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How To Lean Your Meetings

Have you ever prepared for a group meeting to discuss what you will present to a client or senior executive? Most of us have and consider this part of good teamwork or quality assurance. What would happen if the client or the senior executive sat in on that meeting?

That happened to me last week and illustrated the challenge of lean thinking. The more future steps and quality checks you have in a process, the less likely you will concentrate on doing it right the first time. Most of us show up somewhat prepared for the preliminary meeting before THE MEETING. Because I know this blog will be edited, I concentrate on getting the thoughts down but rarely focus on the grammar or flow. Lean would suggest that doing it right the first time is the more cost-effective manner.

Quality assurance and editing are necessary. You would not be reading this blog save the quality editing by my wife. Seriously! The point is that over reliance on process allows quality to seep out of the original effort. If you only got one shot at everything you did, would you do anything differently?

I can already hear the “fail fast/fail often” wing of the lean readers raising their “Yeah, but…” I agree with the concept and only support doing your best within the fail fast. Lack of this focus can turn failing fast into either failing fast for the wrong reason or failing slow.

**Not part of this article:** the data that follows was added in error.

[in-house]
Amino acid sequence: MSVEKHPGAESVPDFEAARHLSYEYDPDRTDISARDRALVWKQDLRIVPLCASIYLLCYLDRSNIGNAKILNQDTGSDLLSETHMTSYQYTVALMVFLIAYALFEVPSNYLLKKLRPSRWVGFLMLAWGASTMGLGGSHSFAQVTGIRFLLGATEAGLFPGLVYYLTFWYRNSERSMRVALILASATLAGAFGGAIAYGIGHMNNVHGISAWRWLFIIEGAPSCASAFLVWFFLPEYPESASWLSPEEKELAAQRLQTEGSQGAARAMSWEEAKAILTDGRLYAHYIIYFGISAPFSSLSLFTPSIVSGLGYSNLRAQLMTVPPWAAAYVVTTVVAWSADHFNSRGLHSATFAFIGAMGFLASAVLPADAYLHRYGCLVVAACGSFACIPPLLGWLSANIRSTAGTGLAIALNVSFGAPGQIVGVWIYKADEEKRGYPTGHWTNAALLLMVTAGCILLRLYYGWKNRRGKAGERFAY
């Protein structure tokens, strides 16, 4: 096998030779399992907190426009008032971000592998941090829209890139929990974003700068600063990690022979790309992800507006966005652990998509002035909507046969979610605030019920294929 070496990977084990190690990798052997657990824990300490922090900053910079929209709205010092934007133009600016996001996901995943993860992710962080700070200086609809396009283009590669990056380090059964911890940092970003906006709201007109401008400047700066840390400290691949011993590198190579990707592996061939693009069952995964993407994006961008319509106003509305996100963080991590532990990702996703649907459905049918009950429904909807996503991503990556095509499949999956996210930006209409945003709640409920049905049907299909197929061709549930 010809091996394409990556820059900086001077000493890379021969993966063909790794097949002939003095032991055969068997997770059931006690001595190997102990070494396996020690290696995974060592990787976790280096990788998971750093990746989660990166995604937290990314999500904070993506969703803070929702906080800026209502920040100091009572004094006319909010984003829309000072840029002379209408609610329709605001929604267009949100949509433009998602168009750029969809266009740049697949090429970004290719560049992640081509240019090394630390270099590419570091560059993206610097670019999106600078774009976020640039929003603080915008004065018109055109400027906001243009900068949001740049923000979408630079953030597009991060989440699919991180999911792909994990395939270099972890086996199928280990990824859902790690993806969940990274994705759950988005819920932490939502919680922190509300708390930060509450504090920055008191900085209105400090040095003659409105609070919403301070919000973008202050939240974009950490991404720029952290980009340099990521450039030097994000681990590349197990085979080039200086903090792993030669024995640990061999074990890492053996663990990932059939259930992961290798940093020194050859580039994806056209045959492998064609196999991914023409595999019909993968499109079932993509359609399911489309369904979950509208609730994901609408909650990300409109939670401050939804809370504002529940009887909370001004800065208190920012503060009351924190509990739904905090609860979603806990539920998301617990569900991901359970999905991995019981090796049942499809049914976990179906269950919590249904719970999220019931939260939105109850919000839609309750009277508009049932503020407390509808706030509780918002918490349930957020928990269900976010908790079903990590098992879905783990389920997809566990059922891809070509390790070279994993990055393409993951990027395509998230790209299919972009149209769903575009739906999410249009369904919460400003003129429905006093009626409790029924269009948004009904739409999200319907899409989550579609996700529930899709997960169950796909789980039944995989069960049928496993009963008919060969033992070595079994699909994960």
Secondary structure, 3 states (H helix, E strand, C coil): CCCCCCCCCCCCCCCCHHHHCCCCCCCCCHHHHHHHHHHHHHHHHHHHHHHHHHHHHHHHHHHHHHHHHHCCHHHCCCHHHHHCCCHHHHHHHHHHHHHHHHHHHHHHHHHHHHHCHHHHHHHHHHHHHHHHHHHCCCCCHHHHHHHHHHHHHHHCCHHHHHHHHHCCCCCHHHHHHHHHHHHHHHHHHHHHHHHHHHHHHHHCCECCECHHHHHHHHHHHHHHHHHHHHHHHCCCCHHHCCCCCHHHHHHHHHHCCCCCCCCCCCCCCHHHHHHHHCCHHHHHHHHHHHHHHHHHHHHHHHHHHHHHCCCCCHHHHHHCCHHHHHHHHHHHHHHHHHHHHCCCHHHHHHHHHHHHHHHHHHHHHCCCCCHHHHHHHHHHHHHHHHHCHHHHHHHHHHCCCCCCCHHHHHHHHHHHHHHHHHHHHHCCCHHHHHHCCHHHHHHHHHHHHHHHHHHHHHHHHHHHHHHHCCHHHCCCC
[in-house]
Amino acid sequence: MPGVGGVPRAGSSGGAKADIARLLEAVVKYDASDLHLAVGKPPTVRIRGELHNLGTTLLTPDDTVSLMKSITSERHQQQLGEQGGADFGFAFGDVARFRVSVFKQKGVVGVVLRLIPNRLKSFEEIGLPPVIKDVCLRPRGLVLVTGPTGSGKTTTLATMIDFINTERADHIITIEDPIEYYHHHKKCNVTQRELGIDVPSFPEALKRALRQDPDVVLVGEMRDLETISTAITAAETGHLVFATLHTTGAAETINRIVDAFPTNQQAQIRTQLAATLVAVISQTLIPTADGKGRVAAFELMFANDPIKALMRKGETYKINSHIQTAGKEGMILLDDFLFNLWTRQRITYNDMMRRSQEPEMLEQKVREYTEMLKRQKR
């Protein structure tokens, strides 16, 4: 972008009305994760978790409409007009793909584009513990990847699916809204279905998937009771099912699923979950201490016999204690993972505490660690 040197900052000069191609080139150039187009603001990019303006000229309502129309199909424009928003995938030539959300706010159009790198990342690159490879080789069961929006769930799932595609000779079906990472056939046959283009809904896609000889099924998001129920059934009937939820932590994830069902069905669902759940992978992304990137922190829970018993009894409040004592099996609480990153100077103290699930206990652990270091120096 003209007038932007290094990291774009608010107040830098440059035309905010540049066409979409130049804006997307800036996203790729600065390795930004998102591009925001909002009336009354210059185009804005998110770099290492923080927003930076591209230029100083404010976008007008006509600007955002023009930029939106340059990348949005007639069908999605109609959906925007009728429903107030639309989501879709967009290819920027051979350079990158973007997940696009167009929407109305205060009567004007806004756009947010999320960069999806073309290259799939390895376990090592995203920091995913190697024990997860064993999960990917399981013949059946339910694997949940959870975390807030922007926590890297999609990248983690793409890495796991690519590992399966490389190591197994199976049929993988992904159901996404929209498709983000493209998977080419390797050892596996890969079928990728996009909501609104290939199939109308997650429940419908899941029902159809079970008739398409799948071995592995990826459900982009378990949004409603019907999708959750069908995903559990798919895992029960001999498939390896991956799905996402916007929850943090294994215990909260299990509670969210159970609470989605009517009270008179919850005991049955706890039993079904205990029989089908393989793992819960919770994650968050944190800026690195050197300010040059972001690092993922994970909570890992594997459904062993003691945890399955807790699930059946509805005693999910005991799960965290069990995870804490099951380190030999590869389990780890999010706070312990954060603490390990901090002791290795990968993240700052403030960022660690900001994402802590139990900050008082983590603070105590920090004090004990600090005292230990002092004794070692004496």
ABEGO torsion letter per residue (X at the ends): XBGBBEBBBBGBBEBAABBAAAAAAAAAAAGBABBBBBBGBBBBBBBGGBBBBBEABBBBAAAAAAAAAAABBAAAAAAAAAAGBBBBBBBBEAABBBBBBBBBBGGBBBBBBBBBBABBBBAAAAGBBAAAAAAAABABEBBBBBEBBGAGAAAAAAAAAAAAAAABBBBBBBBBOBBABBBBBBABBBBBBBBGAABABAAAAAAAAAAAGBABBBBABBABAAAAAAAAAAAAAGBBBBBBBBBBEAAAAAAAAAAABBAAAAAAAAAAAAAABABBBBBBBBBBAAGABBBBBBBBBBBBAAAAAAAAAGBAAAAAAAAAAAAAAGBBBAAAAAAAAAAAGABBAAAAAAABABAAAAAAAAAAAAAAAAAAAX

My meeting went better than expected. My colleague and I both took deep breaths and just presented what we had learned as if it was THE MEETING. Fortunately, we both had developed extensive presentation notes for the original meeting and these notes worked. The executive thought we nailed the work to date and decided to retain us for the second phase.

The euphoria carried me to a post conference run. Somewhere in the second mile, I realized the meeting could have just as easily gone the other way. The rest of the run became a disaster avoidance analysis.

To improve your lean thinking, learn to slow down and do it right the first time. You’ll save time, lead by example, and reduce worry over who shows up. But don’t fire your editor!

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